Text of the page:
Influenza, or the flu, is a contagious viral infection of the respiratory system with two common strains that effect humans: A and B. Strain A has many subtypes, changing constantly, and it can cause illness on an epidemic level. Strain B is typically less severe.1
Because the flu thrives in colder environments, it commonly affects people between November and March in the northern hemisphere and between May to September in the southern hemisphere. Moreover, the harsh conditions of winter force people to stay indoors, often in close contact with others, which encourages the spread of the virus by way of coughing, sneezing, or exhalation of tiny mucus droplets into the air. Hand-to-hand contact can also cause the virus to spread. The flu virus can spread quickly, and infects over 10 percent of Americans every year. Approximately 200,000 people require hospitalization from complications related to the virus, and about 36,000 people die from the virus annually in the United States.1,2
Influenza incubates in the body for 2 to 4 days before symptoms manifest, which include runny nose, sore throat, dry cough, muscle aches, joint aches, headache, weakness, fatigue, and fever. While the cough and fatigue can persist for several weeks, the fever usually subsides in 2 to 5 days. Complications from the virus can lead to the development of pneumonia, asthma attacks, ear infections, sinusitis, bronchitis, and inflammation of the heart, nervous system, and muscles. Fighting the flu weakens the body’s immune system, which predisposes some individuals to develop pneumonia, a serious, and sometimes fatal, bacterial infection of the lungs, which tends to set in toward the end of influenza recovery.1,2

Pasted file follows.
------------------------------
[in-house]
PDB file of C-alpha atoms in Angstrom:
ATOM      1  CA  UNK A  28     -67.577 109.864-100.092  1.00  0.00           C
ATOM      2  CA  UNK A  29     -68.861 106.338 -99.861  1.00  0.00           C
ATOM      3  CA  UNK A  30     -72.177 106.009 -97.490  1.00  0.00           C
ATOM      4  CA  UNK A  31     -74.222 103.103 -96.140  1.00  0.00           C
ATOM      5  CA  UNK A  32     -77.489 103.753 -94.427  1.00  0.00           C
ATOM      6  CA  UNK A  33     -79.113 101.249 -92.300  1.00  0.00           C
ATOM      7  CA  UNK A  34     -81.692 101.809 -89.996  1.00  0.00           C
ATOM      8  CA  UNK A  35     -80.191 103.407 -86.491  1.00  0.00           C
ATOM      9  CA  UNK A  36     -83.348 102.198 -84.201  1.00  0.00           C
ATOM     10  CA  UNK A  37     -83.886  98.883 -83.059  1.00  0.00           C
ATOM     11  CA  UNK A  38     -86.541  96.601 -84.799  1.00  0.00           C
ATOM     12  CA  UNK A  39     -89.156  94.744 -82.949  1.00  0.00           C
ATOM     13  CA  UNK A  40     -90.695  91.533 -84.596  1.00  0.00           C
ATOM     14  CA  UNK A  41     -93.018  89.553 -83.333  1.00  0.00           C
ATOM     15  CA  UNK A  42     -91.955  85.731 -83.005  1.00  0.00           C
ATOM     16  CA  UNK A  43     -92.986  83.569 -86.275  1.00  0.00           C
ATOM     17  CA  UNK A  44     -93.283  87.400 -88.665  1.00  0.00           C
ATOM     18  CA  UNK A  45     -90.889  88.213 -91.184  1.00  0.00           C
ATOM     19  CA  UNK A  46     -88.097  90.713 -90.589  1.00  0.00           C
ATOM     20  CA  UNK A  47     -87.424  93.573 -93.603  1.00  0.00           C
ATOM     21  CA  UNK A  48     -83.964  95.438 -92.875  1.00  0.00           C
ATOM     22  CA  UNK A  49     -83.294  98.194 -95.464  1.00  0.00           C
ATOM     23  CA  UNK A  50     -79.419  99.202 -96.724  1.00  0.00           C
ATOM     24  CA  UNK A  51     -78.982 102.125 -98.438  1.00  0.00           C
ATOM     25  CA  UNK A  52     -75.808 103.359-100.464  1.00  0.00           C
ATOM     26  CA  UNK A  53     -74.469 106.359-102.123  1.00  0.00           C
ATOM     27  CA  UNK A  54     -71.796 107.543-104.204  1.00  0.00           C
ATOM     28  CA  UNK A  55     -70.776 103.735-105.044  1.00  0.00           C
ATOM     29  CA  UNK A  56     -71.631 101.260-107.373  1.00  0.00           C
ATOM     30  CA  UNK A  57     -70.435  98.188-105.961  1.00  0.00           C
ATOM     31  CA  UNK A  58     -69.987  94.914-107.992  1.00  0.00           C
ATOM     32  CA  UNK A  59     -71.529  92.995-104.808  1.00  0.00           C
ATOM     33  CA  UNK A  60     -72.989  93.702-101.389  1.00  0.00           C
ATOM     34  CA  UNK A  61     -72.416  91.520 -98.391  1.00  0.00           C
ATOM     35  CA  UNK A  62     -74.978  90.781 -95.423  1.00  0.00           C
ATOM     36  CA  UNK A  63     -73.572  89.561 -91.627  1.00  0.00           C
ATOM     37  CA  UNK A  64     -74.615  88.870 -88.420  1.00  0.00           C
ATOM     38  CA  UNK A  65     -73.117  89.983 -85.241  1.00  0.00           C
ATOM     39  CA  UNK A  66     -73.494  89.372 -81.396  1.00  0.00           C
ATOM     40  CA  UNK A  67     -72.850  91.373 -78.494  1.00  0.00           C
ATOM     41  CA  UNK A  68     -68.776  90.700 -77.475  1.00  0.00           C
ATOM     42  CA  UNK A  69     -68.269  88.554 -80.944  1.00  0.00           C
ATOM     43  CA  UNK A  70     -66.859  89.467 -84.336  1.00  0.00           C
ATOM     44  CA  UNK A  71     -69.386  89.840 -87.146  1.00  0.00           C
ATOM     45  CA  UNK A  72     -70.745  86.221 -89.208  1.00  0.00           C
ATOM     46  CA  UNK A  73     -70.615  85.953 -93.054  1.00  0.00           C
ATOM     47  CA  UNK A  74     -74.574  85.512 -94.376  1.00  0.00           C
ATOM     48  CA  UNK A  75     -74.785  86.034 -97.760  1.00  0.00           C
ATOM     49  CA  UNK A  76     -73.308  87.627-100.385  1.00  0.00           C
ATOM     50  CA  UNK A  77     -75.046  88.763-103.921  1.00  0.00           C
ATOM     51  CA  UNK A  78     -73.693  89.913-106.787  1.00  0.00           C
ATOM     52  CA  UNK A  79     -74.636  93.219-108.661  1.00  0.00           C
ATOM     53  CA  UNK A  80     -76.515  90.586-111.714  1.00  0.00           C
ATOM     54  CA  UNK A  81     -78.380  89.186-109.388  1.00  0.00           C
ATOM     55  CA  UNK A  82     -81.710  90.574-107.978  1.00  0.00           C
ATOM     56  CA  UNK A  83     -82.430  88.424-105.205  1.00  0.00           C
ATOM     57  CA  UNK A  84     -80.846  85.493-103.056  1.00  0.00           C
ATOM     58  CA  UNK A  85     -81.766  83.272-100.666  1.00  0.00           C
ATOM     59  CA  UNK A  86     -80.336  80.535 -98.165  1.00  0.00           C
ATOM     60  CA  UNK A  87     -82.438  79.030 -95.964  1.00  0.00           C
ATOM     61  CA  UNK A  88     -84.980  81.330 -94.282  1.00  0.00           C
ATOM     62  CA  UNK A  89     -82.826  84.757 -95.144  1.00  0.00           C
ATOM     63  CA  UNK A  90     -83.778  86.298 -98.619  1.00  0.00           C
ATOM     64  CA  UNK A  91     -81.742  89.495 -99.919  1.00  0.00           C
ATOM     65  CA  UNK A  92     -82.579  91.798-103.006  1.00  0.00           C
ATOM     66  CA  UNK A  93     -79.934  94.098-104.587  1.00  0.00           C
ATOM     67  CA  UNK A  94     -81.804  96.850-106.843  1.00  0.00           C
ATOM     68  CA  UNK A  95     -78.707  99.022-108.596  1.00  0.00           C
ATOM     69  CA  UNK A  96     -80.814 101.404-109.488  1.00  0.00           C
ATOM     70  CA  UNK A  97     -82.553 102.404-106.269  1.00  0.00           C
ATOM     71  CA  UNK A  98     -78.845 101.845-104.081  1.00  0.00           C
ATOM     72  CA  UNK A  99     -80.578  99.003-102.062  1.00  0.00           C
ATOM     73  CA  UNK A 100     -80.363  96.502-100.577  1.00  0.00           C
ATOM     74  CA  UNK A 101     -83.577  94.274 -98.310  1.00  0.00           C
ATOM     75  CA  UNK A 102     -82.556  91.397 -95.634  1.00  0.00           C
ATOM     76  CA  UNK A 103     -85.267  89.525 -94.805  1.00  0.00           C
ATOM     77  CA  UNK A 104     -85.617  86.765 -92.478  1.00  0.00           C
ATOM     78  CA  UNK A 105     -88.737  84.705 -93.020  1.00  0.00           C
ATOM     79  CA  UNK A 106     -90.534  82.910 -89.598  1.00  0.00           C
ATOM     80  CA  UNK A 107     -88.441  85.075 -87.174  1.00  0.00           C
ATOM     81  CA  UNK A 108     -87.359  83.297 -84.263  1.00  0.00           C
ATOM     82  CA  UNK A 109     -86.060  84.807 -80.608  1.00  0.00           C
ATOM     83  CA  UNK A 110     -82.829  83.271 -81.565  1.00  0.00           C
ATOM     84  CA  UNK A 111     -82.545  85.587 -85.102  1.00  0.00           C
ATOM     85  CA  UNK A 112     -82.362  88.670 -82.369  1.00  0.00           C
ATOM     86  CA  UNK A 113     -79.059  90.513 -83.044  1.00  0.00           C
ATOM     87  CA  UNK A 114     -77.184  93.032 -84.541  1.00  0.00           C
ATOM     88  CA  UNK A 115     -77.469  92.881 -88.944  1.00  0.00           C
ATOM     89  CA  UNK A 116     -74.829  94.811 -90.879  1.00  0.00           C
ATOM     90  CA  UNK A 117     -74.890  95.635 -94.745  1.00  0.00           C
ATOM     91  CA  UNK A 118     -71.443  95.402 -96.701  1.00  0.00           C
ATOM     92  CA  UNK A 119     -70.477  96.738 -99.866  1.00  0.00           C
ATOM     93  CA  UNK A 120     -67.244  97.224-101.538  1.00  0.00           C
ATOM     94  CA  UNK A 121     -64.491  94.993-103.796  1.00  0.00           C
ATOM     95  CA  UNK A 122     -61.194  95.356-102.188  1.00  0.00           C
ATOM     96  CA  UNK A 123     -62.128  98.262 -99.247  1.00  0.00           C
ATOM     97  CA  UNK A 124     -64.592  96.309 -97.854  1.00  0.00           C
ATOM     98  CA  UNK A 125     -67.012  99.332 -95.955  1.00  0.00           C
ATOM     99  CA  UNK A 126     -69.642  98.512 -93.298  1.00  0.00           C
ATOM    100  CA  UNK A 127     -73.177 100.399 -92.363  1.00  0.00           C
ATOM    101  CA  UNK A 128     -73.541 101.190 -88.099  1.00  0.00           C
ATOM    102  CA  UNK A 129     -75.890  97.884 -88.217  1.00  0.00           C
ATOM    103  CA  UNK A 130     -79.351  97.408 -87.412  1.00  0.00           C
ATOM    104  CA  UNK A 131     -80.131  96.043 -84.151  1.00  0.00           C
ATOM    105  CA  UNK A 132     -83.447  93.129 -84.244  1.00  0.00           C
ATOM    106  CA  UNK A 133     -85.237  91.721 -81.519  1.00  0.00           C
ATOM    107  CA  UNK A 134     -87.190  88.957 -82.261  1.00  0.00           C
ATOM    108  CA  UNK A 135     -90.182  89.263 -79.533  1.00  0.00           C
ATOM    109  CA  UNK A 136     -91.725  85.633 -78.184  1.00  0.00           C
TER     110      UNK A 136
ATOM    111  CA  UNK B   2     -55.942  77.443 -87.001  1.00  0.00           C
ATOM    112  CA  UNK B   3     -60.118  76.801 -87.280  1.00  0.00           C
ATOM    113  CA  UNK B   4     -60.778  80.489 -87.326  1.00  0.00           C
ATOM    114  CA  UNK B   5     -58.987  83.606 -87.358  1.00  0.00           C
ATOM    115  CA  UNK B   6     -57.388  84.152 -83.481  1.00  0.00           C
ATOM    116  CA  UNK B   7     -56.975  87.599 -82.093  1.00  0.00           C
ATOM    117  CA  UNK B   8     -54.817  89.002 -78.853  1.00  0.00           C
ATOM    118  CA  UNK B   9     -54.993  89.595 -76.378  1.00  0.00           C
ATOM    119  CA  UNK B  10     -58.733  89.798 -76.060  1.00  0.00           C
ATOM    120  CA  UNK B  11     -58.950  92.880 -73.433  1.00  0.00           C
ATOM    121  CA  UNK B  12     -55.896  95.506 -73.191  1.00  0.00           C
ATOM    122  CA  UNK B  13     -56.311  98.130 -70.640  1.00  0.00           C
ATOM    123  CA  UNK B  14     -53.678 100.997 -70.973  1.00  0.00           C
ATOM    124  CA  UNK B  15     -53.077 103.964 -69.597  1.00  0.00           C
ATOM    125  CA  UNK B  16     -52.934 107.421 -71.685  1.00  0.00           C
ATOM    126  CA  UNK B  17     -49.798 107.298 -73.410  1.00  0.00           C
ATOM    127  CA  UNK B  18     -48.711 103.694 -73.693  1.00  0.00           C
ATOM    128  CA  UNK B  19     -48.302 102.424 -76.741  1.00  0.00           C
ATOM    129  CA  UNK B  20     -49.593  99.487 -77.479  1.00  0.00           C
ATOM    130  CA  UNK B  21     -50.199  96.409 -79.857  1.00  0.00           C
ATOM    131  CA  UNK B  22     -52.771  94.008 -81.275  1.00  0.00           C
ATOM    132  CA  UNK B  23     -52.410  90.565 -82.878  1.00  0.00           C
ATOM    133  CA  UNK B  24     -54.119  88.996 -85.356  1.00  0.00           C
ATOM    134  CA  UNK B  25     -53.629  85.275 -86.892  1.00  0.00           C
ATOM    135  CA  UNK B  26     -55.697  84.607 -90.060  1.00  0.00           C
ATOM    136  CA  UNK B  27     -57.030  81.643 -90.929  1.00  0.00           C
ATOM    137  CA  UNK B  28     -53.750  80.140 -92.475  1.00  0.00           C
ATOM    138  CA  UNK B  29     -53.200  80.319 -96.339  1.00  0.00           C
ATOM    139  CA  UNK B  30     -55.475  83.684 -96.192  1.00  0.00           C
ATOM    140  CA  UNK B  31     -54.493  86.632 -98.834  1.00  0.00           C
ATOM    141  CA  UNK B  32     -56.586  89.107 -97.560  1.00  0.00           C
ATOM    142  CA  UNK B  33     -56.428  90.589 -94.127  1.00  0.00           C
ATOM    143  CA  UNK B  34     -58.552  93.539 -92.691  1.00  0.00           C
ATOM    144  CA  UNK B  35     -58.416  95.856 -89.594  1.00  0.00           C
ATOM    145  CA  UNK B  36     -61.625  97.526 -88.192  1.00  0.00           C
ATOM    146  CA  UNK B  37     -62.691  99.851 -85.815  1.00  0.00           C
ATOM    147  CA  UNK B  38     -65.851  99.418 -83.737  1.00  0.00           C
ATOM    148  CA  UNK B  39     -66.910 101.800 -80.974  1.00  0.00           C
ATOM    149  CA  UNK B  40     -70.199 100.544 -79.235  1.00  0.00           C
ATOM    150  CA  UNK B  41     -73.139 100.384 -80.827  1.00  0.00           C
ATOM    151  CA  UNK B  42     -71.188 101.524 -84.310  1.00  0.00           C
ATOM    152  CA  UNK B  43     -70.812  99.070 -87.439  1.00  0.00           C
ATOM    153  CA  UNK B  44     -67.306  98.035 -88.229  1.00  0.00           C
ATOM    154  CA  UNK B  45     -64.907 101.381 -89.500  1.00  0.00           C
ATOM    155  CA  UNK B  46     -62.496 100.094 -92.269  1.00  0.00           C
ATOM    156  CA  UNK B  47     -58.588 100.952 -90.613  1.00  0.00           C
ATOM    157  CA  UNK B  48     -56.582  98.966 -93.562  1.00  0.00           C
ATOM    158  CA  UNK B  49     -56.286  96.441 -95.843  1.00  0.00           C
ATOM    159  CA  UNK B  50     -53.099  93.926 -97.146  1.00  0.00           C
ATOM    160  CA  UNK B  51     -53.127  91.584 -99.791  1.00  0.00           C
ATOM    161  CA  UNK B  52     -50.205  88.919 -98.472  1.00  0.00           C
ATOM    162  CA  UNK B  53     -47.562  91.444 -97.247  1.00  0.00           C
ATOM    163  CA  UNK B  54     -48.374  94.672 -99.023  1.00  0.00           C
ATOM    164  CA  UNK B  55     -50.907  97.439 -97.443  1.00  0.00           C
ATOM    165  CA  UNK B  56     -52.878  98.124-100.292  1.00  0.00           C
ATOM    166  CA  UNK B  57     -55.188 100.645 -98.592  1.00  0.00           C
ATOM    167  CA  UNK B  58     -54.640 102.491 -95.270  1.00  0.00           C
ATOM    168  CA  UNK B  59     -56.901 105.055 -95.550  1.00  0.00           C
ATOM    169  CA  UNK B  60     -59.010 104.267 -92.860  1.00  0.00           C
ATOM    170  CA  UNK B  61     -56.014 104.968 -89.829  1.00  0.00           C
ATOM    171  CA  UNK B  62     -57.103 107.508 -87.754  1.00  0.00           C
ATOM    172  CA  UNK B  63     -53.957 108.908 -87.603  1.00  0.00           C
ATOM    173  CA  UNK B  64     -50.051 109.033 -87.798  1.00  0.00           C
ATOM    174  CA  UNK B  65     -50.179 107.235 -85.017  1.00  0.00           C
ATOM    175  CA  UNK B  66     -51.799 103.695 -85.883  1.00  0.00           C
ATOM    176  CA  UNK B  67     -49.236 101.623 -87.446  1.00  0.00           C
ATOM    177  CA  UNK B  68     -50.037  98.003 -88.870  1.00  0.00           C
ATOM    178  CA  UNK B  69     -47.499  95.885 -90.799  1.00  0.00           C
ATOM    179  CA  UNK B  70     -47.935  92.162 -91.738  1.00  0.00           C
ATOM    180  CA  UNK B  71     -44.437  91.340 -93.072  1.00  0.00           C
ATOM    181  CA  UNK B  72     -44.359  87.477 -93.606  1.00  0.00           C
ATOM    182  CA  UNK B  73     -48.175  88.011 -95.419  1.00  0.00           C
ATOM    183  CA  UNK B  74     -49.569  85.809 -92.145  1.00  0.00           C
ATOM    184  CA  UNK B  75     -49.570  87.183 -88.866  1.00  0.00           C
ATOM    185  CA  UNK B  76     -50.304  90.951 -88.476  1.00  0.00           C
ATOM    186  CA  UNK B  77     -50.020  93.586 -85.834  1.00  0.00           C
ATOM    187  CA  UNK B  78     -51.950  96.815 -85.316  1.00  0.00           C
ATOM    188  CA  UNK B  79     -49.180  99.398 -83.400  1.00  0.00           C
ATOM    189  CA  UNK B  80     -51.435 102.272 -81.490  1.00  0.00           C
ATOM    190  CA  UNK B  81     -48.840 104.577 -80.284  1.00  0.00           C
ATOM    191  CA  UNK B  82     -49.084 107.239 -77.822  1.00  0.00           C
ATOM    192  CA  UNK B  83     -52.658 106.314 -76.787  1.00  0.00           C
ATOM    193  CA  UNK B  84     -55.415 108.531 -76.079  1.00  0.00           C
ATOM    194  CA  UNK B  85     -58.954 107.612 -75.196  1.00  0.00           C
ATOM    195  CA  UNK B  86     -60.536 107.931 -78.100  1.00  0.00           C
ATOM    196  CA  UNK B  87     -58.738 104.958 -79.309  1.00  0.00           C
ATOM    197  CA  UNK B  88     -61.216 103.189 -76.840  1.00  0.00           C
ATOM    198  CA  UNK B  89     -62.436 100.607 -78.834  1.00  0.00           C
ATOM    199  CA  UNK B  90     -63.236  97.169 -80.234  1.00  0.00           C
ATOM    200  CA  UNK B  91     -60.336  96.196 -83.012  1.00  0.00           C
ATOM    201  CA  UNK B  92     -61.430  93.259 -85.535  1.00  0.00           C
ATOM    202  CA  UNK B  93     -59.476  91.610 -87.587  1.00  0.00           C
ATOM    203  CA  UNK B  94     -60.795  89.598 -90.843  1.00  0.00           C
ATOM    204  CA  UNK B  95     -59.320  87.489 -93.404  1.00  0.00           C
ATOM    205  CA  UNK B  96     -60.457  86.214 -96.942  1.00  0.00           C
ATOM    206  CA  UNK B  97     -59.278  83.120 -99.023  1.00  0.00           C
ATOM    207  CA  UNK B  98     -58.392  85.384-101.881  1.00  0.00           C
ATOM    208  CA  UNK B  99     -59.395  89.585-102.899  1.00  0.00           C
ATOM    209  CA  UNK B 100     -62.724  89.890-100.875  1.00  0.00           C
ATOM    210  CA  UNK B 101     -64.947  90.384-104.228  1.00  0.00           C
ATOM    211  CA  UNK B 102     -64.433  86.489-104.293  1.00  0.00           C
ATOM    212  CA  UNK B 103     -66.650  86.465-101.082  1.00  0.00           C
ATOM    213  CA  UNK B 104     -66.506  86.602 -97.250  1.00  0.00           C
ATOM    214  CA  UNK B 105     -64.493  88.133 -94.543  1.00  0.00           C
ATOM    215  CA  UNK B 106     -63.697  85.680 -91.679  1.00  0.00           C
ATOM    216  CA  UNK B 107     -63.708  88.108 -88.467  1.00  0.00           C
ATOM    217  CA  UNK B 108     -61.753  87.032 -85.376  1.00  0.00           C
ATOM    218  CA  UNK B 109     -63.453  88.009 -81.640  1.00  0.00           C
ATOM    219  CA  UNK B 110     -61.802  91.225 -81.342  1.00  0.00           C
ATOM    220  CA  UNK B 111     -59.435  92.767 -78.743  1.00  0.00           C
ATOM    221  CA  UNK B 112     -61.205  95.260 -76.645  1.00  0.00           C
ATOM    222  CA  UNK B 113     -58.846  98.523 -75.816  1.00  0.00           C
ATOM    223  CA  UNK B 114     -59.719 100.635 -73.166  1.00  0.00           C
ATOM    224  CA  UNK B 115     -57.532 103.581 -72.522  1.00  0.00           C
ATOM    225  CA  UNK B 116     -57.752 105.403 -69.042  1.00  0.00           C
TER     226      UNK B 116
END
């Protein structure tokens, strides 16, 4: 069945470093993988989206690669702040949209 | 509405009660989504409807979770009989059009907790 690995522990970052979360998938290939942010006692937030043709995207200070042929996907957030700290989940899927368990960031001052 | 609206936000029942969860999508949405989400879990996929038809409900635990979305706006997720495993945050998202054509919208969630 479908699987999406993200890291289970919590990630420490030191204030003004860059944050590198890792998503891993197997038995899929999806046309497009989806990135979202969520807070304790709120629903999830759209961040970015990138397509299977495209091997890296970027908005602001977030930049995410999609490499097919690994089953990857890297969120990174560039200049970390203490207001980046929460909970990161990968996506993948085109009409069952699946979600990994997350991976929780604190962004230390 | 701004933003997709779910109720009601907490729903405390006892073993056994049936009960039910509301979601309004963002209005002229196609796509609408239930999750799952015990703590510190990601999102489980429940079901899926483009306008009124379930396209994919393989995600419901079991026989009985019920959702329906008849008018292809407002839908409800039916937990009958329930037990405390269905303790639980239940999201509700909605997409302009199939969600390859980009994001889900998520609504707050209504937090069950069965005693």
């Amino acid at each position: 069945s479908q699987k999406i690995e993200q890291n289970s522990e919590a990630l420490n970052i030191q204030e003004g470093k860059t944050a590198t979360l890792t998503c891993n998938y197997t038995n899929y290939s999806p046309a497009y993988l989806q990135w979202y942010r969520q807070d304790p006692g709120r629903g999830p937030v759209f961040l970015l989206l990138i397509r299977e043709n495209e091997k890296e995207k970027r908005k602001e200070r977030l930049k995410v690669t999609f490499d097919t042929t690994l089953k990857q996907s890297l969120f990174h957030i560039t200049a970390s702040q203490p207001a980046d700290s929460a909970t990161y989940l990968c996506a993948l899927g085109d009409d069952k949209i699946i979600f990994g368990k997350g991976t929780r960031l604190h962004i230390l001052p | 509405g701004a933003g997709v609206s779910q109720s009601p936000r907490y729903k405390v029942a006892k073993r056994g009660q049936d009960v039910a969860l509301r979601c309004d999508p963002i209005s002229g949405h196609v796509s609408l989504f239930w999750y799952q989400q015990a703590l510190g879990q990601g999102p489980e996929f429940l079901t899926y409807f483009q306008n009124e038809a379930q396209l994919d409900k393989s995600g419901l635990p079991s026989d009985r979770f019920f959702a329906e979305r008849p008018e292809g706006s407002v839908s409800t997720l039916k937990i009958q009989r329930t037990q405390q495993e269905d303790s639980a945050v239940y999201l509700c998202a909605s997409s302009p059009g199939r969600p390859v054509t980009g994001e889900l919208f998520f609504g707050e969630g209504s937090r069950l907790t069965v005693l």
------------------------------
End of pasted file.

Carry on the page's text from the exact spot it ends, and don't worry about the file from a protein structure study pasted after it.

In people with normal immune systems, the flu usually takes 1 to 2 weeks from which to recover, but there are things you can do to help your recovery along while also helping to prevent more serious complications that can occur. Research points to several foods with specific nutrients that can potentially aid in the recovery process.
Broth. Broth made from vegetables and/or meat is easily digestible and hydrating, and the salt in the broth helps the body hold the water. The warm liquid can help to ease a sore throat and increase hydration. In time, as your appetite returns, adding vegetables and spices will provide your body with even more beneficial nutrients.3
Garlic. Though the idea of ingesting raw garlic might be hard to stomach, research suggests that compounds found in garlic have the power to boost the natural killer cells in our bodies that fight and remove harmful stimuli. Enhancing the body’s immune response can mitigate the symptoms, severity, and length of a bout of influenza. Chopped, raw garlic can be added to broth, soups, and smoothies.4
Oats. Along with antimicrobial and antioxidant properties, the beta-glucan fiber in oats has been shown to improve the immune system and reduce inflammation. Consumption of oats has also been linked to a decreased risk for upper respiratory tract infections (URTI) that can occur from exercising. Oats also contain protein, which can assist in boosting energy and fighting excessive fatigue. A bowl of oats mixed with water or milk is easy on the stomach and digestive track.5